2. Games get two hours to to prove to me that they’re worth playing. If I don’t see the value in them after two hours, I can set any title aside and say that, while it might be good, it may not be a game for me.

That’s it.

2020 may not have more gaming going on, but it’ll have some different gaming going on. And that’s exciting to me!

Resolutions, Regrets, and Plans for the Future

My gaming library contains 377 titles. By my count, I’ve only played about 40 of them through to completion. This means that a whopping 89% of my game collection sits uncompleted. There is nothing logical about this. 

New Year’s resolutions have traditionally been an exercise in failure for me. Emotion overcomes reason as I get caught up in visions of new beginnings and make a pledge to do some big thing in the new year. Inevitably my efforts come up short, renewing doubts about my ability to follow through. Last year was no exception to the rule, even though it was about gaming. And if there’s anything I possess the ability to do, it’s play more games. My failure to play twelve new titles in twelve months was pretty disappointing. It’s not that I had no interest in new experiences, but rather I’m extremely comfortable with what I already know. Just like many of us have favorite books or movies that we can quote line by line, others of us have favorite games that remain engaging when played time and again. I’m simply avoiding new, unproven experiences and sticking with those which I know have an entertaining payoff.

There’s nothing bad about this, but I count myself among those gamers who have developed an affliction referred to as “gaming guilt”. There are a few different types of gaming guilt, but mine stems from my gargantuan backlog of unplayed games. For example, the oldest email receipt I can find is for Half Life: Opposing Force. I purchased this way back on March 13th, 2011 and have not yet played through it. There are hundreds of other titles in my collection that share a similar fate. To be specific: My gaming library contains 377 titles. By my count, I’ve only played about 40 of them through to completion. A lot of them of them I played through multiple times. This means that a whopping 89% of my game collection sits uncompleted. There is nothing logical about this.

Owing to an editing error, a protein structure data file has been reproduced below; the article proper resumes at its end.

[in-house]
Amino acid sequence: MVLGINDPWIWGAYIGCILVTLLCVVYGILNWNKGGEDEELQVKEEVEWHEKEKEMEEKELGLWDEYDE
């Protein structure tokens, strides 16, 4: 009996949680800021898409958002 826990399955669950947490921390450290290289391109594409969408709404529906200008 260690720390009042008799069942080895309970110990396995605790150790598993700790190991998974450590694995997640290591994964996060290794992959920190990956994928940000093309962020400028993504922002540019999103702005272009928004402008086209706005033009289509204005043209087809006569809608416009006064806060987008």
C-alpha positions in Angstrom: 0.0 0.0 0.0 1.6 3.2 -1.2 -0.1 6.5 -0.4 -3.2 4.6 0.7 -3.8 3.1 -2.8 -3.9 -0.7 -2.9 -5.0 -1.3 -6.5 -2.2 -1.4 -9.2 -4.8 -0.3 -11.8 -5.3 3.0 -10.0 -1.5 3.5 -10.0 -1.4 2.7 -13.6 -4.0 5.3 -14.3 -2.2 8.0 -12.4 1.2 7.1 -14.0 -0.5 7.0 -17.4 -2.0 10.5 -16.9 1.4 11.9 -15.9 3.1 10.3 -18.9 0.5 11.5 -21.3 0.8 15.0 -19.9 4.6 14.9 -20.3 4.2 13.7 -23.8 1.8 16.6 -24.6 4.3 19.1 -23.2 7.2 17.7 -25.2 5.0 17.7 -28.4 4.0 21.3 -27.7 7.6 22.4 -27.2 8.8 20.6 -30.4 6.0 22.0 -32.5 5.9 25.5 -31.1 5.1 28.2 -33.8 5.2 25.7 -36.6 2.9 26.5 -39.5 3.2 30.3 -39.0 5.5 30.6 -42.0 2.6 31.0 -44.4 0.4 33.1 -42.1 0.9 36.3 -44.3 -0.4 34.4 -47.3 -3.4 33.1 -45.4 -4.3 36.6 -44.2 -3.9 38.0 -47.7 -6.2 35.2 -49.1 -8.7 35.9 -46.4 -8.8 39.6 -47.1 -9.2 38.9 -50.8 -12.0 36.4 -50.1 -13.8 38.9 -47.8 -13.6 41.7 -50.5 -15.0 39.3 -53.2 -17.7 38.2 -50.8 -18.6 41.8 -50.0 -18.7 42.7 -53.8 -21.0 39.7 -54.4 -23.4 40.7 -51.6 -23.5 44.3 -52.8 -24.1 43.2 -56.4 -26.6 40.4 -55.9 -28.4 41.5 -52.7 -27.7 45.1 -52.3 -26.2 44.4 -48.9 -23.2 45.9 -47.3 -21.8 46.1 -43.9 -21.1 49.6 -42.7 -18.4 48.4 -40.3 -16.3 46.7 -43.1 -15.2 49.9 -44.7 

Video games are a unique commodity, so I don’t think it’s reasonable to compare their acquisition to books or movies. Thanks to digital sales, giveaways, and bundles, it’s easier than ever to amass a huge collection of titles for minimal investment. Collecting is fine, but I honestly thought I’d played more than ten percent of my library. While I have no regrets about spending time on games that I love, I do wonder what other gems are lurking in the backlog. It’s highly likely there are dozens of games that I’ll wish I’d have played sooner. And it’s equally likely I own a great many duds that aren’t worth the time it would take to download them. Probably. But I have no way of knowing this until I play some new games. What surprises does my backlog contain? It’s time to find out!2018 will bring a change to my gaming habits, but I hesitate to call it a resolution. Rather than keep my hard drive loaded up with dozens of games, I’m going to limit myself to having no more than five installed at any time. Only one of those five can be something I’ve beaten before. This should let me indulge in nostalgia when I want to, but not at the expense of new discoveries. To make sure I don’t wind up five twenty-hour epics installed at the same time, I’ll check the length of each games on HowLongToBeat.com. It’s probably not wise to place any other constraints on those give games, lest I wind up with titles I’m in no mood to play. This should be quite the interesting experiment, and I’ll do my best to share it with you. I’m going to try to post more, but I’ll keep my plan close to the vest in case it ends up being a total failure. As time allows, I also plan to do some streaming and post a few feature videos. Stay tuned to my YouTube and TwitchTV channels for more.

I hope all of you have a fun and exciting 2018; I plan to!